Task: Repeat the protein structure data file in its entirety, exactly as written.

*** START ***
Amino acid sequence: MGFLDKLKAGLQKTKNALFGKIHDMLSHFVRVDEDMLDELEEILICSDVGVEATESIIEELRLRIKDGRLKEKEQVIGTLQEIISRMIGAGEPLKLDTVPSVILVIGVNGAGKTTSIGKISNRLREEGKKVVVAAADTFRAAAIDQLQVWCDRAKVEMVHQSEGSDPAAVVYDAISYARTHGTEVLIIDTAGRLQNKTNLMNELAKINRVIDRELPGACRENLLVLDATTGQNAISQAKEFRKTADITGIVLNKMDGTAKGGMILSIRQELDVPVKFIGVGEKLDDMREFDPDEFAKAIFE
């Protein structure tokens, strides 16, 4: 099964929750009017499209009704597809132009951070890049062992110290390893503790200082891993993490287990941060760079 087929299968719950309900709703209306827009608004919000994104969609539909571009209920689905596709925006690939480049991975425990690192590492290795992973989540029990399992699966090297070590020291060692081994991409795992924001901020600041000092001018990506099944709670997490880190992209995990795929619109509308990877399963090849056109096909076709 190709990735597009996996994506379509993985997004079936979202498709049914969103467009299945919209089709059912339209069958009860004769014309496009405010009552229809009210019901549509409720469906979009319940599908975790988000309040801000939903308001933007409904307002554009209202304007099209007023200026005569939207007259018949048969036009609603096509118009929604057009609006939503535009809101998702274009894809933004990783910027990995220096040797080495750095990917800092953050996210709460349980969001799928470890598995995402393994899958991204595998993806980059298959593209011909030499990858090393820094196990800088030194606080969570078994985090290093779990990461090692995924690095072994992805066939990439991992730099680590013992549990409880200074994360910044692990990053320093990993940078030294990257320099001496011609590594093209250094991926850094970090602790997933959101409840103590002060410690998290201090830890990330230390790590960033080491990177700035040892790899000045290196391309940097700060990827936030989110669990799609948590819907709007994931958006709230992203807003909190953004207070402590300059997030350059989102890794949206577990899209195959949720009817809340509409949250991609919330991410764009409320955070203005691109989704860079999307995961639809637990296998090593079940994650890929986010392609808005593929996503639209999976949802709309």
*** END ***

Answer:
Amino acid sequence: MGFLDKLKAGLQKTKNALFGKIHDMLSHFVRVDEDMLDELEEILICSDVGVEATESIIEELRLRIKDGRLKEKEQVIGTLQEIISRMIGAGEPLKLDTVPSVILVIGVNGAGKTTSIGKISNRLREEGKKVVVAAADTFRAAAIDQLQVWCDRAKVEMVHQSEGSDPAAVVYDAISYARTHGTEVLIIDTAGRLQNKTNLMNELAKINRVIDRELPGACRENLLVLDATTGQNAISQAKEFRKTADITGIVLNKMDGTAKGGMILSIRQELDVPVKFIGVGEKLDDMREFDPDEFAKAIFE
């Protein structure tokens, strides 16, 4: 099964929750009017499209009704597809132009951070890049062992110290390893503790200082891993993490287990941060760079 087929299968719950309900709703209306827009608004919000994104969609539909571009209920689905596709925006690939480049991975425990690192590492290795992973989540029990399992699966090297070590020291060692081994991409795992924001901020600041000092001018990506099944709670997490880190992209995990795929619109509308990877399963090849056109096909076709 190709990735597009996996994506379509993985997004079936979202498709049914969103467009299945919209089709059912339209069958009860004769014309496009405010009552229809009210019901549509409720469906979009319940599908975790988000309040801000939903308001933007409904307002554009209202304007099209007023200026005569939207007259018949048969036009609603096509118009929604057009609006939503535009809101998702274009894809933004990783910027990995220096040797080495750095990917800092953050996210709460349980969001799928470890598995995402393994899958991204595998993806980059298959593209011909030499990858090393820094196990800088030194606080969570078994985090290093779990990461090692995924690095072994992805066939990439991992730099680590013992549990409880200074994360910044692990990053320093990993940078030294990257320099001496011609590594093209250094991926850094970090602790997933959101409840103590002060410690998290201090830890990330230390790590960033080491990177700035040892790899000045290196391309940097700060990827936030989110669990799609948590819907709007994931958006709230992203807003909190953004207070402590300059997030350059989102890794949206577990899209195959949720009817809340509409949250991609919330991410764009409320955070203005691109989704860079999307995961639809637990296998090593079940994650890929986010392609808005593929996503639209999976949802709309």